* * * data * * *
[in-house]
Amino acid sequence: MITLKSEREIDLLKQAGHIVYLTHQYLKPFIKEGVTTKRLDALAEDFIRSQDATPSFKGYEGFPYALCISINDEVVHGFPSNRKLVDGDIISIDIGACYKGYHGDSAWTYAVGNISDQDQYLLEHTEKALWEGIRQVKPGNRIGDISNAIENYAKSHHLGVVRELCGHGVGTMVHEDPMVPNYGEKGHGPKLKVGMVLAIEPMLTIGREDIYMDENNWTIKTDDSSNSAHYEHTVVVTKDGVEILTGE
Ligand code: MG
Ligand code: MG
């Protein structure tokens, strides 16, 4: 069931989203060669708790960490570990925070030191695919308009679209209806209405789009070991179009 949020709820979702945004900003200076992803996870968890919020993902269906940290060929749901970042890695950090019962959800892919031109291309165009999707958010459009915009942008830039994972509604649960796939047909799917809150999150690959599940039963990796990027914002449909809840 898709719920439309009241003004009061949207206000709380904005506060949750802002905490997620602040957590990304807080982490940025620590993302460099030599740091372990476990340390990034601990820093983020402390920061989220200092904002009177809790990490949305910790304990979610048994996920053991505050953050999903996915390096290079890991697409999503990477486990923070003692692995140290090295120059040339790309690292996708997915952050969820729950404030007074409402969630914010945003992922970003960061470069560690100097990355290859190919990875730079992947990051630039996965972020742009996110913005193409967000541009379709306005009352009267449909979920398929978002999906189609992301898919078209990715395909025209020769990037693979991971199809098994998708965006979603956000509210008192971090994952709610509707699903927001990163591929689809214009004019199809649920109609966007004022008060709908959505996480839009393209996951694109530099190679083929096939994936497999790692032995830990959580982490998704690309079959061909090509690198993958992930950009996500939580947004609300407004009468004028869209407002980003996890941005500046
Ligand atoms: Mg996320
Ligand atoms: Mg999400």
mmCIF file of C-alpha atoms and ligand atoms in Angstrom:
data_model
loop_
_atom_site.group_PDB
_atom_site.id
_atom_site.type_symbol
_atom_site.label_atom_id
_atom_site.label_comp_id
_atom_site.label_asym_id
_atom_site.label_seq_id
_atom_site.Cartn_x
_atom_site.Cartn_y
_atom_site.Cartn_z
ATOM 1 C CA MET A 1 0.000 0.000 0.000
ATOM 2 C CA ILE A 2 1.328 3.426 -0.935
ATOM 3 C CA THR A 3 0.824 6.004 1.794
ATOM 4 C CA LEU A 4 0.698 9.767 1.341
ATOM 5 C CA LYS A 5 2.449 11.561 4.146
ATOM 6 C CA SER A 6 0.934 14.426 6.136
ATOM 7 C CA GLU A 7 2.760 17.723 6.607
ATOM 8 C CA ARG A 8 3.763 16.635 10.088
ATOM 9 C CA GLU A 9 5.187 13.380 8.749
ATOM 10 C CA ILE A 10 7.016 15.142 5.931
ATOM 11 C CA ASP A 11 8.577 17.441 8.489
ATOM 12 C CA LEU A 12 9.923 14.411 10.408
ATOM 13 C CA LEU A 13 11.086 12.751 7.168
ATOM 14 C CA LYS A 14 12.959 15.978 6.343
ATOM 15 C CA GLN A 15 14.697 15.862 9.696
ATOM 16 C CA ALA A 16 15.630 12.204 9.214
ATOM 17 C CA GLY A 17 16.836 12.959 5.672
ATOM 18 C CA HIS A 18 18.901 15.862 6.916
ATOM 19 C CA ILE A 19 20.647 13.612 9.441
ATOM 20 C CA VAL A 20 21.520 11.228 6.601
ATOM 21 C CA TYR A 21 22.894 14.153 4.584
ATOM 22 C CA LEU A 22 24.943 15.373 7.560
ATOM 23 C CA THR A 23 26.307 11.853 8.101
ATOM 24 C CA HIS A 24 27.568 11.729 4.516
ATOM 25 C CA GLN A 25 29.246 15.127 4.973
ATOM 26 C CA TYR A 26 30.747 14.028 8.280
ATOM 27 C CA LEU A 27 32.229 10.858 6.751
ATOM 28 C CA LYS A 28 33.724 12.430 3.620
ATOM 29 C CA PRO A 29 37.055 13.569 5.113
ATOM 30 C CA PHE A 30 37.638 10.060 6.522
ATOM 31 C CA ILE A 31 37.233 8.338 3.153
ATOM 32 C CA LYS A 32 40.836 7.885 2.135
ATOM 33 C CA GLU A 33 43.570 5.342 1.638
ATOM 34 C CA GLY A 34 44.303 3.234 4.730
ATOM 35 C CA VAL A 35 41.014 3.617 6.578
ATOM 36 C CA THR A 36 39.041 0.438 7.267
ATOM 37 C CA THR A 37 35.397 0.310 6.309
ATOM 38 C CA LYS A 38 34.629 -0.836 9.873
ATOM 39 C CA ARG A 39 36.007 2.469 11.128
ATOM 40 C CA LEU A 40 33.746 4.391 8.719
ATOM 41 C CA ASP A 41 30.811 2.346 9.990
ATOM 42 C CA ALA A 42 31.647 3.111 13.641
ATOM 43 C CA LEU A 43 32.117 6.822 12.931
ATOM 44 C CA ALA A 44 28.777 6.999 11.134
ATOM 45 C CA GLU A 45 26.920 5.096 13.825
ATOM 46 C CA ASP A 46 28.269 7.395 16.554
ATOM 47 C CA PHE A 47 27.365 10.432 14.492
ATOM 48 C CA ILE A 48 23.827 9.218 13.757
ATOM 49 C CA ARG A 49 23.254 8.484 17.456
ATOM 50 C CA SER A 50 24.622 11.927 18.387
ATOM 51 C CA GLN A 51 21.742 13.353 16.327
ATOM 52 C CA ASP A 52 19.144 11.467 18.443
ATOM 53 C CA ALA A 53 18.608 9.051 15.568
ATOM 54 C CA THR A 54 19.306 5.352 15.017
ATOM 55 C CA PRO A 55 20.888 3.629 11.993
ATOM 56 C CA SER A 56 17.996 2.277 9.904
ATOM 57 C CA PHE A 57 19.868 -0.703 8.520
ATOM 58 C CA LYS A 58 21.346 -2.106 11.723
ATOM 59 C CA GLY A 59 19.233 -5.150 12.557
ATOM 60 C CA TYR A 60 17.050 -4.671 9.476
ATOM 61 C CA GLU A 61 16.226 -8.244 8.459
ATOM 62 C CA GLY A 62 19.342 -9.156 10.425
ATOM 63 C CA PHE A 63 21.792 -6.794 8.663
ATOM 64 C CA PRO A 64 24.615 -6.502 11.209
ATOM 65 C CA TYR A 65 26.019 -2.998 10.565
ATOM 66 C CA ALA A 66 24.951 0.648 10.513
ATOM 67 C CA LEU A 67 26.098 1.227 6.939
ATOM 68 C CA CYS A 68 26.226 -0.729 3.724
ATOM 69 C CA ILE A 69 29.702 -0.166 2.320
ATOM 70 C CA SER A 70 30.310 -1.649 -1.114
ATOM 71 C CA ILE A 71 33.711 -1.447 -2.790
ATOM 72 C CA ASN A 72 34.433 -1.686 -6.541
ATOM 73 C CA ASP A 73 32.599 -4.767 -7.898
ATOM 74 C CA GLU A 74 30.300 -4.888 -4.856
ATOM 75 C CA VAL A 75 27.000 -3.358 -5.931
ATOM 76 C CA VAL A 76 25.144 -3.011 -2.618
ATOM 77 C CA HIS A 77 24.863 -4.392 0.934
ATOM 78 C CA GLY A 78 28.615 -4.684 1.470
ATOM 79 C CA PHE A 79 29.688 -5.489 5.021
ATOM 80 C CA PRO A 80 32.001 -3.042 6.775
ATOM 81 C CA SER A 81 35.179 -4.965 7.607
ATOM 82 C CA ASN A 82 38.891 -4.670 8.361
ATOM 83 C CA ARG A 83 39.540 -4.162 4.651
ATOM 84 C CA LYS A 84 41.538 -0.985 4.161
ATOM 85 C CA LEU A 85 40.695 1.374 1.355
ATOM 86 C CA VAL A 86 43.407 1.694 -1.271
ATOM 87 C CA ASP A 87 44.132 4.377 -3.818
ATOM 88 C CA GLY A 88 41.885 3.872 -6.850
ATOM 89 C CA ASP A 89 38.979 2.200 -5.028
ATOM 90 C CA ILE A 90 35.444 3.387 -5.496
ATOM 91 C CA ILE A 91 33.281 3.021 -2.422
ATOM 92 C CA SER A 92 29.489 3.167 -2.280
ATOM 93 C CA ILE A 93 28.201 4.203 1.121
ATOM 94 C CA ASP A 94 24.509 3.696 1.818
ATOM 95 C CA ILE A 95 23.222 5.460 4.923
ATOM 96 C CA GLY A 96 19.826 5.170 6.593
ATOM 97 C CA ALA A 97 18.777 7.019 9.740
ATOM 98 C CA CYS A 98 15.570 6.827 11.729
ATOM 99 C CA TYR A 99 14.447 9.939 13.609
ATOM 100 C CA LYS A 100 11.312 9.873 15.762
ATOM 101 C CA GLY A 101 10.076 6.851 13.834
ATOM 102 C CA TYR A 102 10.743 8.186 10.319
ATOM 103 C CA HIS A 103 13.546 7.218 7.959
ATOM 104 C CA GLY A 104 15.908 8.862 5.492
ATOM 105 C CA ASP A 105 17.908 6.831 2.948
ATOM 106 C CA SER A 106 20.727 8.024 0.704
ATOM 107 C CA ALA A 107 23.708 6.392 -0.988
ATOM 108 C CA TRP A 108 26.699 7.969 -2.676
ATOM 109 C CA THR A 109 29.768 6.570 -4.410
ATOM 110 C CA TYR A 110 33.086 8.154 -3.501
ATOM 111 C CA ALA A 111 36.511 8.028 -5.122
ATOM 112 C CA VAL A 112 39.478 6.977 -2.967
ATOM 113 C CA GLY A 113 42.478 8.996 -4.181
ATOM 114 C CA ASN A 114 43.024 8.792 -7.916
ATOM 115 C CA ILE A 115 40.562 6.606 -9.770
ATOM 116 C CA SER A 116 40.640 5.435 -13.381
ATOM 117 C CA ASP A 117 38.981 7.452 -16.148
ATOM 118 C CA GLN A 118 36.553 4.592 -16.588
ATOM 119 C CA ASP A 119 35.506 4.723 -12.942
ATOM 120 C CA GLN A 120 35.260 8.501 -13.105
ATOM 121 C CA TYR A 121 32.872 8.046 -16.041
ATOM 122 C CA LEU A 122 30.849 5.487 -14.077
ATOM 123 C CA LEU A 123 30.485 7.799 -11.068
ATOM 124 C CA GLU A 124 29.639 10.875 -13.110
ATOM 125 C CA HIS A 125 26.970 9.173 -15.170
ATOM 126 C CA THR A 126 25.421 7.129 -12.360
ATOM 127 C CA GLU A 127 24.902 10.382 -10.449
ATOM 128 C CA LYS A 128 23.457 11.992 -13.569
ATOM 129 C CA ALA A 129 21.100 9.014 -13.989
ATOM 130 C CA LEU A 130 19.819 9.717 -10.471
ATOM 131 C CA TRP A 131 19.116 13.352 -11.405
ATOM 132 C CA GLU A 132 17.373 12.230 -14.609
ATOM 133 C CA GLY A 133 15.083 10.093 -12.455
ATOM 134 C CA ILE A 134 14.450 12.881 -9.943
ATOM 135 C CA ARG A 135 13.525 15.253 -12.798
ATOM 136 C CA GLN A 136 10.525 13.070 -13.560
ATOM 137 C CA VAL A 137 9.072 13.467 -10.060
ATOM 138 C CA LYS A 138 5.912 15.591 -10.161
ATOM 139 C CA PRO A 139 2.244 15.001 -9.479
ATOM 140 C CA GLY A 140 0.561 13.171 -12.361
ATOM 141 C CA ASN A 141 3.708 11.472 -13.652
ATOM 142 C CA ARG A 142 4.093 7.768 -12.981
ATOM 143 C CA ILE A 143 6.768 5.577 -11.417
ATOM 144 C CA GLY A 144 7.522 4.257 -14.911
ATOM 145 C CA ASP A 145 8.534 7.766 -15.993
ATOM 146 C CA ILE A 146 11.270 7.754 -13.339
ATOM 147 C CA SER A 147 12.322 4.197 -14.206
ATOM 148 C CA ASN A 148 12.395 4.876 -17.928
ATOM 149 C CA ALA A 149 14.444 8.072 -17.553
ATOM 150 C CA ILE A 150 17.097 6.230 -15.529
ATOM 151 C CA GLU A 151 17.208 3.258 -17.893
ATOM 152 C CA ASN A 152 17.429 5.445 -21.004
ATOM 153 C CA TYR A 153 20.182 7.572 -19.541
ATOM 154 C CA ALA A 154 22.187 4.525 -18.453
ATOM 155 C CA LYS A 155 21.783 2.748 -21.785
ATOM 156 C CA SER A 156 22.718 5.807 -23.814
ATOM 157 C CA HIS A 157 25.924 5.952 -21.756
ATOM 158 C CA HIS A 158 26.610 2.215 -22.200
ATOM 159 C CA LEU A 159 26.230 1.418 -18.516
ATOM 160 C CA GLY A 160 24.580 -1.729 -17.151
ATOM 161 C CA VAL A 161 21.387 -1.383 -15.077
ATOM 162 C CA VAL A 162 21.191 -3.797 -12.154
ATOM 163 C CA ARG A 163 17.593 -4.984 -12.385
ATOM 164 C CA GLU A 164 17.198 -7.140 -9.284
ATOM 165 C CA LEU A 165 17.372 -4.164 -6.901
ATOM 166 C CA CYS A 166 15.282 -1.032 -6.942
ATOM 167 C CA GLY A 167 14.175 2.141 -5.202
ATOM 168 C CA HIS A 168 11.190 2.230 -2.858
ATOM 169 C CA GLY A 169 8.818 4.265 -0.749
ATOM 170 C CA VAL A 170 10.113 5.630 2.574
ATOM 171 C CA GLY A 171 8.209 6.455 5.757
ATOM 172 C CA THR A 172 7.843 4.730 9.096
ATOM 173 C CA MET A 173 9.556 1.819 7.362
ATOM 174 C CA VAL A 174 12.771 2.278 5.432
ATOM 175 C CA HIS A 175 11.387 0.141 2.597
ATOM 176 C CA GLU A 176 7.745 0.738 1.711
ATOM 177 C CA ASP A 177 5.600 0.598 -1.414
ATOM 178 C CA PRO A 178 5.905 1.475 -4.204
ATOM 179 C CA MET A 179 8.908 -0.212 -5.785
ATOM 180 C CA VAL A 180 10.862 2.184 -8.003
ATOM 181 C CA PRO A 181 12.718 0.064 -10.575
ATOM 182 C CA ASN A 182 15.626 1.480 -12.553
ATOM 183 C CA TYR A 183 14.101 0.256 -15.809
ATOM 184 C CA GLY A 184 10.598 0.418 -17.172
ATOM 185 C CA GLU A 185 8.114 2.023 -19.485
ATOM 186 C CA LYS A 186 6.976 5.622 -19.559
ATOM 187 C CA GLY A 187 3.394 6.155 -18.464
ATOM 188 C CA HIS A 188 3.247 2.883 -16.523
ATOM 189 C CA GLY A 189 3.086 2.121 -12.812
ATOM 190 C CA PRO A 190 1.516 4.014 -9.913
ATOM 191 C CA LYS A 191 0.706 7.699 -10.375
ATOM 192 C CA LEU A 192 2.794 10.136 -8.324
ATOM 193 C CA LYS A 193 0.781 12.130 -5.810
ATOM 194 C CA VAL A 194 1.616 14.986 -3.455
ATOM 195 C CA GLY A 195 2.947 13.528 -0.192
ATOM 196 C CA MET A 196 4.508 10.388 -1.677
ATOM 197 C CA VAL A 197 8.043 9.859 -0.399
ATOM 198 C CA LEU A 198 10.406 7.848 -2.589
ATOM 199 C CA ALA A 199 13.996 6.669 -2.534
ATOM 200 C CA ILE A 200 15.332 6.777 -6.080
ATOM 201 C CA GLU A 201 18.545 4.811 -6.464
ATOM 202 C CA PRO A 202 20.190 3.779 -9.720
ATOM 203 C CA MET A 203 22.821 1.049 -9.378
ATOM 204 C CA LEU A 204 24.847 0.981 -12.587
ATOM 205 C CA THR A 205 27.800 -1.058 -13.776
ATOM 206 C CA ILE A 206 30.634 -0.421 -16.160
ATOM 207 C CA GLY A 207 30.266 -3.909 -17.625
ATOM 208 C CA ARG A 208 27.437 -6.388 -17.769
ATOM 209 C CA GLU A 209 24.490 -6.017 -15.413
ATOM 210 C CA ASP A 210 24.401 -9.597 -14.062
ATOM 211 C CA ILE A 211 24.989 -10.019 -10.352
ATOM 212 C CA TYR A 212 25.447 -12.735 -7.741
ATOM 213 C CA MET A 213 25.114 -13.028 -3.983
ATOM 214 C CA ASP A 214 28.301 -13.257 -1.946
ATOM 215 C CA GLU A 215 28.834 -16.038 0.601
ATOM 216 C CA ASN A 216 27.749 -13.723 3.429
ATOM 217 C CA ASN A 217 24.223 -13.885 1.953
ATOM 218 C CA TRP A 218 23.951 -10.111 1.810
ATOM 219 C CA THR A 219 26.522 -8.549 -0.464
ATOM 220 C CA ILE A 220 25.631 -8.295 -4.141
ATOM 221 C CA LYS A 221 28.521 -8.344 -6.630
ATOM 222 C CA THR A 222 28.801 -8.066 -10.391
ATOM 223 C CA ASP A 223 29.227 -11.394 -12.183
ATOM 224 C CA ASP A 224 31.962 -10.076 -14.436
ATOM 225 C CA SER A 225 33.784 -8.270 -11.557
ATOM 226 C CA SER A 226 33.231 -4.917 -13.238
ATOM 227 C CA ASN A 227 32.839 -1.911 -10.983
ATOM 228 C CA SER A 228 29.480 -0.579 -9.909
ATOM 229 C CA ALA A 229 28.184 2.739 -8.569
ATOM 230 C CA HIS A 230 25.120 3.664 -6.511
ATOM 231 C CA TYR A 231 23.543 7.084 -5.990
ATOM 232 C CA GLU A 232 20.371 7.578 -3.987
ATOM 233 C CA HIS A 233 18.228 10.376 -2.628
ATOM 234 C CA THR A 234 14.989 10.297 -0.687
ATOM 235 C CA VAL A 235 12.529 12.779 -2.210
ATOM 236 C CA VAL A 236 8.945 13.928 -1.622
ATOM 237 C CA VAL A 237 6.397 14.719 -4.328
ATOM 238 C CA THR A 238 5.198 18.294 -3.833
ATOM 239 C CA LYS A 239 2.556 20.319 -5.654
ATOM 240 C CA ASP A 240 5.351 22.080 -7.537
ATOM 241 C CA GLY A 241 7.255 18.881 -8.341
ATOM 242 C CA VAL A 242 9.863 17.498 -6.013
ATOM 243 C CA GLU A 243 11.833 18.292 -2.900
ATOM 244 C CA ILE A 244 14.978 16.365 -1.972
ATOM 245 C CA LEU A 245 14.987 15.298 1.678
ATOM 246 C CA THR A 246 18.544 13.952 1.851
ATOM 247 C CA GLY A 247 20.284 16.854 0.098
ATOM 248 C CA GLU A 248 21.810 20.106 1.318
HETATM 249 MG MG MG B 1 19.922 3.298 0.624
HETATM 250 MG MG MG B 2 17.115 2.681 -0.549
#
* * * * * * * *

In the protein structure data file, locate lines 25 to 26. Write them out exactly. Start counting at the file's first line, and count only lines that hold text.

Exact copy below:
ATOM 5 C CA LYS A 5 2.449 11.561 4.146
ATOM 6 C CA SER A 6 0.934 14.426 6.136